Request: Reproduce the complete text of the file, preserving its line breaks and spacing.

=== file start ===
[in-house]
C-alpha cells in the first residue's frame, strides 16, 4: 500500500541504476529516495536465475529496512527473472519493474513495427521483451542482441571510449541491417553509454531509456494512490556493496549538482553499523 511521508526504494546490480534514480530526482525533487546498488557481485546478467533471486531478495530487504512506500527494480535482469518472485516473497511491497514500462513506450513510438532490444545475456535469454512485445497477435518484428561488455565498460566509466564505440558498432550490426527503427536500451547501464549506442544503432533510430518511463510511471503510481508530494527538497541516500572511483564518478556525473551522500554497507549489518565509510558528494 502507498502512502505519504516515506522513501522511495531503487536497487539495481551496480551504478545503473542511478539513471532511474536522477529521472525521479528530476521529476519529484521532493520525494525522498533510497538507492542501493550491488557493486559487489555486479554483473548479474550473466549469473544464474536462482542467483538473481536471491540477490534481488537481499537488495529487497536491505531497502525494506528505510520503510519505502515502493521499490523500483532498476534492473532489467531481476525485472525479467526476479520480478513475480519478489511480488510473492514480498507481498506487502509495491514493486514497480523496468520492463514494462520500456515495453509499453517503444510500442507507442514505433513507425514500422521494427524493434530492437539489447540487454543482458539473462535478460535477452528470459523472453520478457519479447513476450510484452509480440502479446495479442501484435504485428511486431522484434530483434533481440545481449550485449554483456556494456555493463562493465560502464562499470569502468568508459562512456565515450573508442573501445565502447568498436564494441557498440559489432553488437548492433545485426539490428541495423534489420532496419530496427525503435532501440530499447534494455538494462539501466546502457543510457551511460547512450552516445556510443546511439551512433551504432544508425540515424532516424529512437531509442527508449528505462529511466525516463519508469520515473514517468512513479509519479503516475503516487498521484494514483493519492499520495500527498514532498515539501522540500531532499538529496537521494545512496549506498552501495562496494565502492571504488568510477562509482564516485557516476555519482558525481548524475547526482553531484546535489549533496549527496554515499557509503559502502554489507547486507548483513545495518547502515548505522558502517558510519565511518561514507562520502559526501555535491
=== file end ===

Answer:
[in-house]
C-alpha cells in the first residue's frame, strides 16, 4: 500500500541504476529516495536465475529496512527473472519493474513495427521483451542482441571510449541491417553509454531509456494512490556493496549538482553499523 511521508526504494546490480534514480530526482525533487546498488557481485546478467533471486531478495530487504512506500527494480535482469518472485516473497511491497514500462513506450513510438532490444545475456535469454512485445497477435518484428561488455565498460566509466564505440558498432550490426527503427536500451547501464549506442544503432533510430518511463510511471503510481508530494527538497541516500572511483564518478556525473551522500554497507549489518565509510558528494 502507498502512502505519504516515506522513501522511495531503487536497487539495481551496480551504478545503473542511478539513471532511474536522477529521472525521479528530476521529476519529484521532493520525494525522498533510497538507492542501493550491488557493486559487489555486479554483473548479474550473466549469473544464474536462482542467483538473481536471491540477490534481488537481499537488495529487497536491505531497502525494506528505510520503510519505502515502493521499490523500483532498476534492473532489467531481476525485472525479467526476479520480478513475480519478489511480488510473492514480498507481498506487502509495491514493486514497480523496468520492463514494462520500456515495453509499453517503444510500442507507442514505433513507425514500422521494427524493434530492437539489447540487454543482458539473462535478460535477452528470459523472453520478457519479447513476450510484452509480440502479446495479442501484435504485428511486431522484434530483434533481440545481449550485449554483456556494456555493463562493465560502464562499470569502468568508459562512456565515450573508442573501445565502447568498436564494441557498440559489432553488437548492433545485426539490428541495423534489420532496419530496427525503435532501440530499447534494455538494462539501466546502457543510457551511460547512450552516445556510443546511439551512433551504432544508425540515424532516424529512437531509442527508449528505462529511466525516463519508469520515473514517468512513479509519479503516475503516487498521484494514483493519492499520495500527498514532498515539501522540500531532499538529496537521494545512496549506498552501495562496494565502492571504488568510477562509482564516485557516476555519482558525481548524475547526482553531484546535489549533496549527496554515499557509503559502502554489507547486507548483513545495518547502515548505522558502517558510519565511518561514507562520502559526501555535491